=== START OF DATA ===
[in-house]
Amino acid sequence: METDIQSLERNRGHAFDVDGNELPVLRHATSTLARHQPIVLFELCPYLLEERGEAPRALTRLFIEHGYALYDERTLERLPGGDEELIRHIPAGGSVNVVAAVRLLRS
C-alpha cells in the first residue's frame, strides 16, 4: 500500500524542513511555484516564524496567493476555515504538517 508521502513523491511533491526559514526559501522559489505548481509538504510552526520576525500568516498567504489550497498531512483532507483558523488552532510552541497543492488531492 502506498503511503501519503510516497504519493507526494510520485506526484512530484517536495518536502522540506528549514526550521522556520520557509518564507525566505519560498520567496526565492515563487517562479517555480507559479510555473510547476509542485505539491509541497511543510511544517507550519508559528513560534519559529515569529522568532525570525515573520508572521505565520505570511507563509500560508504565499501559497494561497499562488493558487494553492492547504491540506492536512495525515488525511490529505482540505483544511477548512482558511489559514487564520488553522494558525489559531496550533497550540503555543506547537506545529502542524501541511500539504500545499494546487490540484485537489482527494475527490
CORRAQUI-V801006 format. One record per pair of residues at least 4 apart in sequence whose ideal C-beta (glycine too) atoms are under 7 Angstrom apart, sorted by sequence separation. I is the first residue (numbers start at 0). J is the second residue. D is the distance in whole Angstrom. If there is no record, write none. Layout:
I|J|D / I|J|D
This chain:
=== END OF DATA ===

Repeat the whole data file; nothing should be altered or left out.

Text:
[in-house]
Amino acid sequence: METDIQSLERNRGHAFDVDGNELPVLRHATSTLARHQPIVLFELCPYLLEERGEAPRALTRLFIEHGYALYDERTLERLPGGDEELIRHIPAGGSVNVVAAVRLLRS
C-alpha cells in the first residue's frame, strides 16, 4: 500500500524542513511555484516564524496567493476555515504538517 508521502513523491511533491526559514526559501522559489505548481509538504510552526520576525500568516498567504489550497498531512483532507483558523488552532510552541497543492488531492 502506498503511503501519503510516497504519493507526494510520485506526484512530484517536495518536502522540506528549514526550521522556520520557509518564507525566505519560498520567496526565492515563487517562479517555480507559479510555473510547476509542485505539491509541497511543510511544517507550519508559528513560534519559529515569529522568532525570525515573520508572521505565520505570511507563509500560508504565499501559497494561497499562488493558487494553492492547504491540506492536512495525515488525511490529505482540505483544511477548512482558511489559514487564520488553522494558525489559531496550533497550540503555543506547537506545529502542524501541511500539504500545499494546487490540484485537489482527494475527490
CORRAQUI-V801006 format. One record per pair of residues at least 4 apart in sequence whose ideal C-beta (glycine too) atoms are under 7 Angstrom apart, sorted by sequence separation. I is the first residue (numbers start at 0). J is the second residue. D is the distance in whole Angstrom. If there is no record, write none. Layout:
I|J|D / I|J|D
This chain: